For all those months, we had stay indoors and go nowhere with no human contact apart from each other. The hardest part was just staying motivated. I’ve got two girls and I tried so hard to keep them both happy, busy and learning, but for so long, there was nobody else in their lives, just me and my husband.
To begin with, the girls didn’t have devices of their own so I let them play with an old iPad. Trying to keep them enthusiastic about lessons was very stressful. At first, I had everything organized with many different activities lined up. Each day included lessons and games and they help me with cooking and cleaning. The pandemic taught me lessons too, about how important hand-washing and hygiene are, and how quickly a fast-circulating virus can bring the whole world to a standstill.
But soon I got the feeling that I wasn’t doing enough. I kept thinking that they were missing out on important education. I couldn’t help them concentrate on lessons. Georgia, the younger one, could manage better but my older daughter, Molly, got very sad and lonely. When she got upset, I’d let her play video games with her friends. I couldn’t force her stick to a timetable, there was no point. She was used to lessons with lots of people and imagination and interaction. Online learning at home was so new and Molly struggled. It worried me.
Basically, I was feeling ‘mum guilt’.
When all the children wanted was to get out of the house, it broke my heart. I had to say ‘no.’
Basically, I was feeling “mum guilt.” I had to try to make sure they were happy and not scared of the outside world at a time when we couldn’t let them go out. It didn’t work. I couldn’t control what happened. When all the children wanted was to get out of the house, it broke my heart. I had to say “no.” They were so upset.I realize that I have lost closeness with my friends. I am a very tactile person and many people feel awkward about physical contact now. Even with my dad, it was months before we managed to have a hug. Although meeting up is possible now, I am conscious of preferring to do things outdoors. My attitude to physical closeness with friends has changed. There is a pause while each of us tries to find out what feels right about closeness and ask that awkward question “are you ok for a hug?”
I do believe in time this will return to normal but for the present I accept that it will be different. The fear, of variants coming back, of the vaccine not working, it hasn’t gone away.
Many parents were very afraid of Covid in the first year and did not allow their children to go out at all, Some families broke down, parents got divorced. Perhaps this would have happened without Covid – but I think the pandemic sped things up and amplified everything. I know of many teenagers who were quite fragile and suffered from depression or self-harm, one feeling suicidal. They are all receiving various forms of counselling and are managing.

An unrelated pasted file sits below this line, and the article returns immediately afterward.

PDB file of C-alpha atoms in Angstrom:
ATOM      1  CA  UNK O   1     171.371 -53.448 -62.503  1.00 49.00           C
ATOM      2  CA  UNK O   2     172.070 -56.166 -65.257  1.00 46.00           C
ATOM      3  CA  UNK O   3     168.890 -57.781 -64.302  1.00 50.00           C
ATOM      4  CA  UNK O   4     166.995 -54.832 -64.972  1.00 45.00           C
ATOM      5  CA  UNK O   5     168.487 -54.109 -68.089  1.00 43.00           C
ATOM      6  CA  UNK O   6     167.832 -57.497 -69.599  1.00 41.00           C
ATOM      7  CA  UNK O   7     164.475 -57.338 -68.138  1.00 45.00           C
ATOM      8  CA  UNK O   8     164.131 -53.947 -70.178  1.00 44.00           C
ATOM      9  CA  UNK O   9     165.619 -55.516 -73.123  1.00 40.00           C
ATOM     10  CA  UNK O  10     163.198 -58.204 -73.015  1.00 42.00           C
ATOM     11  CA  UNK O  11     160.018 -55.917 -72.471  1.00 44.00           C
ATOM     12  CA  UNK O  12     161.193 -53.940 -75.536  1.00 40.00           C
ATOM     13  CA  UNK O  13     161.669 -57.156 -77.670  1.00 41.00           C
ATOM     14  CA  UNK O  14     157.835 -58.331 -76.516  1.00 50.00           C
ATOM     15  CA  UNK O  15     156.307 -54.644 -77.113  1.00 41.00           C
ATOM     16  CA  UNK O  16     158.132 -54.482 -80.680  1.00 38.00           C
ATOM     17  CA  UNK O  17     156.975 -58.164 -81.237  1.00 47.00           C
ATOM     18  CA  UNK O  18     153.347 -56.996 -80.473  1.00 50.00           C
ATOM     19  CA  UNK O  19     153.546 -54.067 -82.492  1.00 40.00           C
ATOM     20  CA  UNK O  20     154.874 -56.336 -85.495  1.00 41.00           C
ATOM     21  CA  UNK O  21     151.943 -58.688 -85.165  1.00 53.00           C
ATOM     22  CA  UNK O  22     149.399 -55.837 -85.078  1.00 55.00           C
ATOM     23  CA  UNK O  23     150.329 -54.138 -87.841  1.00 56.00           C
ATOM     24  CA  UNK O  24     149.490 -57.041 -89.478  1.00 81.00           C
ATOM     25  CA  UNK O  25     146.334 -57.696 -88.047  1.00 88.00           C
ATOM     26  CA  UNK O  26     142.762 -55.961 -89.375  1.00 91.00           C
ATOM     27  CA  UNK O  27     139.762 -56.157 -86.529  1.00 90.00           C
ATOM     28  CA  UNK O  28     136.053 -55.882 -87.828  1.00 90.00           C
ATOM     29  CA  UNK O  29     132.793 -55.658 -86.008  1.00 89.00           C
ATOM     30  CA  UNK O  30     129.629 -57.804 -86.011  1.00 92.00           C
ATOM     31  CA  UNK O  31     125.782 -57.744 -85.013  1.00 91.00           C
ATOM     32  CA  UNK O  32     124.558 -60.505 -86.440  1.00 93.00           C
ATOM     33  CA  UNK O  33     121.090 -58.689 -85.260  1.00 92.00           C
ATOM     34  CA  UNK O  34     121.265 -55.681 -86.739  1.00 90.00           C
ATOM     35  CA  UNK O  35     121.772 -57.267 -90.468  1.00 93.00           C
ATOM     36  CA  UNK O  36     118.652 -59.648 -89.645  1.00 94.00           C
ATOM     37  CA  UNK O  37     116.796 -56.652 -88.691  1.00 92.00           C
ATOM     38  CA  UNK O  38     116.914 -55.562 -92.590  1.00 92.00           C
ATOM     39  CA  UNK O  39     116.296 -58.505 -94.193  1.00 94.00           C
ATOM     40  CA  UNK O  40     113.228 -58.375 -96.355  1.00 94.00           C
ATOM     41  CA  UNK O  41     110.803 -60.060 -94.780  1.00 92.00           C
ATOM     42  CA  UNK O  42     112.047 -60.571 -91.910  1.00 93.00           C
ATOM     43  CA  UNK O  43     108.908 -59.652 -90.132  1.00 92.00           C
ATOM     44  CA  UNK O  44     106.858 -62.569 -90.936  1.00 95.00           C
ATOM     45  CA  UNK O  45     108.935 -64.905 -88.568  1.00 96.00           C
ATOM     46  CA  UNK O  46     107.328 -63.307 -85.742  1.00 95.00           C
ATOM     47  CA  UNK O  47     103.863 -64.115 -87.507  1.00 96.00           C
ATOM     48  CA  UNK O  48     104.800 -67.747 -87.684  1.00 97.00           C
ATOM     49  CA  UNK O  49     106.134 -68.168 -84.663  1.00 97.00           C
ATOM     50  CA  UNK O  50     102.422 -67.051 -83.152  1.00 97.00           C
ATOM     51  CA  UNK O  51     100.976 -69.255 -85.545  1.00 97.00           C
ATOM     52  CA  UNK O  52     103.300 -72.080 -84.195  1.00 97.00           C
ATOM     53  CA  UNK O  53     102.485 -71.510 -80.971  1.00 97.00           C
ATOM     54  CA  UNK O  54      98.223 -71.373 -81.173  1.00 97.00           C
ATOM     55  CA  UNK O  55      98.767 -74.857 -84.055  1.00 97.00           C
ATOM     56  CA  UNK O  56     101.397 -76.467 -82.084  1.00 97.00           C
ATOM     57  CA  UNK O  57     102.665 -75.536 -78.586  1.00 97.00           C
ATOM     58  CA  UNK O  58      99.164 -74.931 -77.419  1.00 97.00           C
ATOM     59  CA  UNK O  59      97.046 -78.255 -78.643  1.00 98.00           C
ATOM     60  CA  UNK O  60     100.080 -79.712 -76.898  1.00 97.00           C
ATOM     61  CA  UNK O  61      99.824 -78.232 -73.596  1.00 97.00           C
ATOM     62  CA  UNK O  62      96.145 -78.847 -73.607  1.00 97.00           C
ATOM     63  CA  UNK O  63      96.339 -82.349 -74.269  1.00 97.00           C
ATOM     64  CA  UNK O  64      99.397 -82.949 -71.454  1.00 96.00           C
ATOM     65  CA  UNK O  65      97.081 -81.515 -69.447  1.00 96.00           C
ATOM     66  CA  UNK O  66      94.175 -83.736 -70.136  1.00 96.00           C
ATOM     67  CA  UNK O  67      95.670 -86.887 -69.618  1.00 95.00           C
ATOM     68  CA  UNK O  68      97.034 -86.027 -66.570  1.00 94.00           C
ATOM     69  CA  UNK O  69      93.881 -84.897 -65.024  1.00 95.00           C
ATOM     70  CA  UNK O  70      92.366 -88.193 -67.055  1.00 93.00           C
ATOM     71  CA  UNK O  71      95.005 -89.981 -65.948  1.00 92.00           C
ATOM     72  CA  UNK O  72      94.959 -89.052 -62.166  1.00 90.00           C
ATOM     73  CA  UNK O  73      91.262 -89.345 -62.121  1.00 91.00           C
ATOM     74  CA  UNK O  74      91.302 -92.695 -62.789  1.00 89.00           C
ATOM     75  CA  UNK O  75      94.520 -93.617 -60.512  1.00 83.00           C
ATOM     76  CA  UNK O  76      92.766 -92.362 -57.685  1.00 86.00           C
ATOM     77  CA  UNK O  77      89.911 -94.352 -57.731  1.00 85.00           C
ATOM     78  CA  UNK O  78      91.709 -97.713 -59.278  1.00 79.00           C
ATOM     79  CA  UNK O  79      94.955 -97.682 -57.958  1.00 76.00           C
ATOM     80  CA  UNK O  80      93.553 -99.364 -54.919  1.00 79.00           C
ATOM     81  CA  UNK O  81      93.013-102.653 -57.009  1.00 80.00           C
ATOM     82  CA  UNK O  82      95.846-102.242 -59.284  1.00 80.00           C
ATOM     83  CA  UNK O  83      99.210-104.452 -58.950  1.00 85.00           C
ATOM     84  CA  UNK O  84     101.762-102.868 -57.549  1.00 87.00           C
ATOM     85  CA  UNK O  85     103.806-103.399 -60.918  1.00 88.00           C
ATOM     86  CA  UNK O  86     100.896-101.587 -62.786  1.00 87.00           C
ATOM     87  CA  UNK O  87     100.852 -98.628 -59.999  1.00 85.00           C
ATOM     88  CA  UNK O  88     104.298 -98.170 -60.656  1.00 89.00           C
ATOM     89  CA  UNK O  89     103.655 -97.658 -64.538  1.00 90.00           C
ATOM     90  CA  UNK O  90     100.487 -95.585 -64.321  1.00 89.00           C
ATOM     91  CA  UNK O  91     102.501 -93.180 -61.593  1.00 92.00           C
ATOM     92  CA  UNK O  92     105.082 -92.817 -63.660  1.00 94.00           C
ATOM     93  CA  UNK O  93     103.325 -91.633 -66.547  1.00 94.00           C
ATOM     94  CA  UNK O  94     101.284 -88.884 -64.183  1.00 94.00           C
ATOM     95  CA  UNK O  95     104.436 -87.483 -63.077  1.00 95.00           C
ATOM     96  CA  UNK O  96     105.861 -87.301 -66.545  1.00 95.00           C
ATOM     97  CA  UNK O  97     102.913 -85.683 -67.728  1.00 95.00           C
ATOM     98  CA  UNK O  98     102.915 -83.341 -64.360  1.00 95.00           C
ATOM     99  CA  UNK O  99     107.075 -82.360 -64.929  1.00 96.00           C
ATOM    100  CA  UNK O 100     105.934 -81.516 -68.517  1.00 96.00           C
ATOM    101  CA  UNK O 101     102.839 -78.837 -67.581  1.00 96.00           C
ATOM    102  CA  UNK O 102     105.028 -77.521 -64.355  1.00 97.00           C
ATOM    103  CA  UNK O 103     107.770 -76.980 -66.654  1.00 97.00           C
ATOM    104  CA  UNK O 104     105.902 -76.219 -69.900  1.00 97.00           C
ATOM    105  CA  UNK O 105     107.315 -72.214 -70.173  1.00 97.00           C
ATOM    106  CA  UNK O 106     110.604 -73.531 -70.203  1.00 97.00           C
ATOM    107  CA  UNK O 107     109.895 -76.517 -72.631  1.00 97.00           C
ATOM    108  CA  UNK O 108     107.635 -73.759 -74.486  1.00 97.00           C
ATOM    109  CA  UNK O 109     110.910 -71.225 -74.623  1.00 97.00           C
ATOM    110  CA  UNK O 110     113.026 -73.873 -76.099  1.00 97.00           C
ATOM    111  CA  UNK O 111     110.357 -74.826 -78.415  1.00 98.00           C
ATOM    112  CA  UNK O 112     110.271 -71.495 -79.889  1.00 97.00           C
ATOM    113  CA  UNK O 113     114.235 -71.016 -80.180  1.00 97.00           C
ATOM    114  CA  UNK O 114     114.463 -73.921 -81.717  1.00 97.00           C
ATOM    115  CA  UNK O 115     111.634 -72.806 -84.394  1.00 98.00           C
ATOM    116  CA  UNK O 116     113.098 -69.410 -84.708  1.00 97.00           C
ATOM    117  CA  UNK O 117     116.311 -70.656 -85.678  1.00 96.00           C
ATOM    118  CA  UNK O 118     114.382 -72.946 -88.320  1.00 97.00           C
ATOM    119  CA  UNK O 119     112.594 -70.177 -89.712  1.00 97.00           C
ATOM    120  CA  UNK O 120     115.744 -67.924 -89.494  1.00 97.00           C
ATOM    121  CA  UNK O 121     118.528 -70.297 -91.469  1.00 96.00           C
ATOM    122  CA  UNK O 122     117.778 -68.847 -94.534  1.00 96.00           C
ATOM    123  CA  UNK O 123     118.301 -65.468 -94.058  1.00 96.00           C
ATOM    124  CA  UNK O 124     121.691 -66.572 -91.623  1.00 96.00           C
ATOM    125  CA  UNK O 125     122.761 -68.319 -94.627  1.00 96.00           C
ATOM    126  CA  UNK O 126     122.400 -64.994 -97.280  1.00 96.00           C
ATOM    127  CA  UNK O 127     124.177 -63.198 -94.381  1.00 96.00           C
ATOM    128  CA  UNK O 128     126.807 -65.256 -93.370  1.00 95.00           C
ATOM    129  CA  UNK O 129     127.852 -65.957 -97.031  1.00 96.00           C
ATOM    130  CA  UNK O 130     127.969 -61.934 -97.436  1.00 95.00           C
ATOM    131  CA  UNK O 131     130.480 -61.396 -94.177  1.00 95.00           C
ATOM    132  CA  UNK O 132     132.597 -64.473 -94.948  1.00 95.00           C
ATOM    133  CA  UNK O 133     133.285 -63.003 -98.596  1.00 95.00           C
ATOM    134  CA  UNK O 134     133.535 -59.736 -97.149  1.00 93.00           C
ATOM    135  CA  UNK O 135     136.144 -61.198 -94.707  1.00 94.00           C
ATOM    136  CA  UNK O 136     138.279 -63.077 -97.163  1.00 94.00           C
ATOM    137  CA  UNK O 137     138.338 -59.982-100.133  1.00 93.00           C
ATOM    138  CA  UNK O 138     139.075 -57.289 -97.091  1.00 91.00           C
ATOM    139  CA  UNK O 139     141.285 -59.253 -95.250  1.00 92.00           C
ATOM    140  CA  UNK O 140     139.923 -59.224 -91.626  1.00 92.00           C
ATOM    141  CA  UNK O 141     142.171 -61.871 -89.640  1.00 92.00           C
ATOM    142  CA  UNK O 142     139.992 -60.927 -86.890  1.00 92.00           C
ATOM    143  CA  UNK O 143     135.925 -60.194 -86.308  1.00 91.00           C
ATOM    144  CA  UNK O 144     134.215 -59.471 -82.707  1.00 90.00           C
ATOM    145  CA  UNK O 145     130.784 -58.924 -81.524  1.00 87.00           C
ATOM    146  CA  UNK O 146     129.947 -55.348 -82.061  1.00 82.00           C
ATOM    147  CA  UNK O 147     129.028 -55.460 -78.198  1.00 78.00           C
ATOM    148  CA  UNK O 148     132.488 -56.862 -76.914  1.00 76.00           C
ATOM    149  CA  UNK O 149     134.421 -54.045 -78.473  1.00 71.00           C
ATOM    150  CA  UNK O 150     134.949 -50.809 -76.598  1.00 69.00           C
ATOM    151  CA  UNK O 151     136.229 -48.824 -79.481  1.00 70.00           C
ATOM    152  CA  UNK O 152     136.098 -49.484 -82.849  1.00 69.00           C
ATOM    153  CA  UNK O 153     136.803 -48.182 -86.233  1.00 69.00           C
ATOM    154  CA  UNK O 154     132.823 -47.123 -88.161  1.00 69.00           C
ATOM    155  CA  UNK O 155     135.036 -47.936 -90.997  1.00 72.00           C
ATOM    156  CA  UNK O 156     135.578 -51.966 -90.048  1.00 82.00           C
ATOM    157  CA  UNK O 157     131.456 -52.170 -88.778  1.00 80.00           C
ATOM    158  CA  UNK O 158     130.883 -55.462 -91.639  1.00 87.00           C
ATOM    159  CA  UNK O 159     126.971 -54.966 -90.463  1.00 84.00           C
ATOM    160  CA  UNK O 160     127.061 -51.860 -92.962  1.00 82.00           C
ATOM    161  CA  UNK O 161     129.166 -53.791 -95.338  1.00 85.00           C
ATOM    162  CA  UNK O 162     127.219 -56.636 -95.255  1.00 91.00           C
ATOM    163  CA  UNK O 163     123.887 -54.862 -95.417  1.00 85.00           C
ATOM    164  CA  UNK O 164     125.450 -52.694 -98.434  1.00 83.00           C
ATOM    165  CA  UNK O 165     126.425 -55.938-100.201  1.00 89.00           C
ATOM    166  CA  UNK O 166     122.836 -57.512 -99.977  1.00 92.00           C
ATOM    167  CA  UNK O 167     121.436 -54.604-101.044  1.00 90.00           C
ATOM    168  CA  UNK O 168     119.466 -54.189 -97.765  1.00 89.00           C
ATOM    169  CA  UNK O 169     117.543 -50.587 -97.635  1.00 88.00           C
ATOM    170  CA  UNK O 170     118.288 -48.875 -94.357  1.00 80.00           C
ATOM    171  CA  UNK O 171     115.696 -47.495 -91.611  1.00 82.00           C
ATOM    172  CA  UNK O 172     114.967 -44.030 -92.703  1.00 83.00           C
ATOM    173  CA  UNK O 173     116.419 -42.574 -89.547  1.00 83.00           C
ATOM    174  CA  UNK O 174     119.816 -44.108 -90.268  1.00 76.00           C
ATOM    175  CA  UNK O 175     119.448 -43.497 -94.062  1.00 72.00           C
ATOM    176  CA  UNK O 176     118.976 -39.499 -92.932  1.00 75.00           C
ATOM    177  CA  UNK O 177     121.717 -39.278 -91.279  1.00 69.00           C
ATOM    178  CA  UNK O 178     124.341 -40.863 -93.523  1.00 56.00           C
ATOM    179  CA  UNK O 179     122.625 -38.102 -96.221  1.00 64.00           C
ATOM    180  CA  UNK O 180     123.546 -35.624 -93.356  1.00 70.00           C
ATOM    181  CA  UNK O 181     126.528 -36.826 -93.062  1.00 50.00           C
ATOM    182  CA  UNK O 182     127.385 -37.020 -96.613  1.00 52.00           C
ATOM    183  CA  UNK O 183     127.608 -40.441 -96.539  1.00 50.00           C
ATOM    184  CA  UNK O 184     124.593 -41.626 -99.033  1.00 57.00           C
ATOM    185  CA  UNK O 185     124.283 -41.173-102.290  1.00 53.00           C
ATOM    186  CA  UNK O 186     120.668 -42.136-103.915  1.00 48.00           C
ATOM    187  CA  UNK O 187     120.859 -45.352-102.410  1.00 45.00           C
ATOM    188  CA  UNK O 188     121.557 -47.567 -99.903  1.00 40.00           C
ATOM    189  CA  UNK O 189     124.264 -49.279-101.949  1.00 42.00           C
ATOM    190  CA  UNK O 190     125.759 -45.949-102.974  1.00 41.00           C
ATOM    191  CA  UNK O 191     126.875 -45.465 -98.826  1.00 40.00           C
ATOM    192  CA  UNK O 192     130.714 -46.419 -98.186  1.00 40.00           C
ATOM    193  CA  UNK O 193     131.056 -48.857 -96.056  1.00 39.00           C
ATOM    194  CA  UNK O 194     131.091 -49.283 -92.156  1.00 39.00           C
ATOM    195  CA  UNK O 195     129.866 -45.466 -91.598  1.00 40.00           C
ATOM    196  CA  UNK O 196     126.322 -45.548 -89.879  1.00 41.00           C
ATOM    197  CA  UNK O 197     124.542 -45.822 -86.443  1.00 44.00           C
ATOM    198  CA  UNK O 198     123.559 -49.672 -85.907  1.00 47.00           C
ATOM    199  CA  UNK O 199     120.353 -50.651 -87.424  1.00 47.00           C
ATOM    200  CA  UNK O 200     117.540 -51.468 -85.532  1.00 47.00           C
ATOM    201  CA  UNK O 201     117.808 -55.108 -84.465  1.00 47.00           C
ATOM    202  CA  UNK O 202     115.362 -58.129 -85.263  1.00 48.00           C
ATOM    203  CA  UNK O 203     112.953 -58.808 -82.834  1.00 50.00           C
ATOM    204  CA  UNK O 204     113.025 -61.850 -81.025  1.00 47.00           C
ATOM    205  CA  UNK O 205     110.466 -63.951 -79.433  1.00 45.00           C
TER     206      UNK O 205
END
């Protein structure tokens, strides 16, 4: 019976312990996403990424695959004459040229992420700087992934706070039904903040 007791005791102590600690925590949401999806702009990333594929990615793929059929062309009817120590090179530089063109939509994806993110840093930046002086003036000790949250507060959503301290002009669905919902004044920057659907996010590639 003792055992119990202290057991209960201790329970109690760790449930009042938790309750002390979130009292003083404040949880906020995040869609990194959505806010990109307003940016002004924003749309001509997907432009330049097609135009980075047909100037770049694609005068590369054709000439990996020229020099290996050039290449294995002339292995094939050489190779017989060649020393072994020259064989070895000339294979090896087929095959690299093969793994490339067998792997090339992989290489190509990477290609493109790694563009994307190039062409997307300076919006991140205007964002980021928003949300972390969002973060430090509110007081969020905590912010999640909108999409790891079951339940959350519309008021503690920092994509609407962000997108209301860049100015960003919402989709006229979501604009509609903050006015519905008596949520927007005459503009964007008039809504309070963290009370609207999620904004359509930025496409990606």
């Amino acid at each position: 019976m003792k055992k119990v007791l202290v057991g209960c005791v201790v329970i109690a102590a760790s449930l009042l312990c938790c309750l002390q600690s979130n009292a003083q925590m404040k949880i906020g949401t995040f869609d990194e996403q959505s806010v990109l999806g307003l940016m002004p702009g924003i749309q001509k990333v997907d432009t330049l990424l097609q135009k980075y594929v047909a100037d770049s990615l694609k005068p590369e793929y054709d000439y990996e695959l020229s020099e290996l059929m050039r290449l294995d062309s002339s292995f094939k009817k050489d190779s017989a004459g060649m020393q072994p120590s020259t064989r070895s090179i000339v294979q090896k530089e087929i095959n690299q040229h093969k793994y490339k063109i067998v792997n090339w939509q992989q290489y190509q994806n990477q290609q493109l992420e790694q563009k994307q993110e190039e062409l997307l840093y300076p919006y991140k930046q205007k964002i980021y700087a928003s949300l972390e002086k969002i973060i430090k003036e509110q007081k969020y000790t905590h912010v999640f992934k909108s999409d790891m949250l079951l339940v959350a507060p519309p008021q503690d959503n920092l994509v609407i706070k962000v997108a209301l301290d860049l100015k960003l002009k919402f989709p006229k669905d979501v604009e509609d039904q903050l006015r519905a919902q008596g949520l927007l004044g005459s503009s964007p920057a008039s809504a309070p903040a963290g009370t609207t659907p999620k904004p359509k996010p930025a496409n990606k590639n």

For me, the hardest part has been the loss of the freedom to travel. Hong Kong has some of the strictest quarantine rules in the world. It’s impossible to plan ahead, as government policies change at a few days’ notice when new Covid variants emerge. On the positive side, we’ve learnt that you don’t need much: a roof over your head, food on your plate, love from your family, warmth from a small number of friends. We are lucky that Hong Kong never had a hard lockdown like Australia or Europe. it’s been quite safe, even on crowded public transport, and it’s great to hike up the mountains, away from crowds – the great outdoors is one of the safest places to be.
However, each time there’s a new wave of Covid, parents, it’s very stressful, especially for parents with young kids. It’s terrifying to know that families could be split up between hospital and quarantine for lengthy periods. Hong Kong has world-class health facilities that are almost free but most people are more afraid of the cure than the disease. You basically no longer feel safe in your own home. Even if you take great care to avoid crowded indoor spaces, you never know when you are going to receive a compulsory testing order and get carted off to hospital or quarantine for weeks, possibly months.
It’s terrifying to know that families could be split up between hospital and quarantine for lengthy periods.
Constant changes in Education Bureau policies were quite disruptive too. One month, all students at home, another month, on 1/3 time, another on half time. Children do better with routine, and that went out of the window. Nevertheless, they are a lot more adaptable than adults and the switch to online learning at very short notice went well for my son. He enjoyed getting an extra hour’s sleep and figured out ways with his friends of keeping in touch. But studying at home is lonely. You can learn a lot on Zoom, but you miss out on fun with friends and human warmth. Spending a whole day in front of a screen is bad for posture and the eyes.
I expect the world will be swept by wave after wave of Covid variants in the coming years. It’s great that vaccines were developed at breakneck speed, but they are no magic bullet. HK is in a sense a victim of its own success keeping the virus at bay. However, very low vaccination rates among the elderly leave them very vulnerable if the Delta variant breaches strict quarantine measures for overseas arrivals. Vaccination is the only way out, coupled with public health measures, mask-wearing, extensive testing and contact tracing.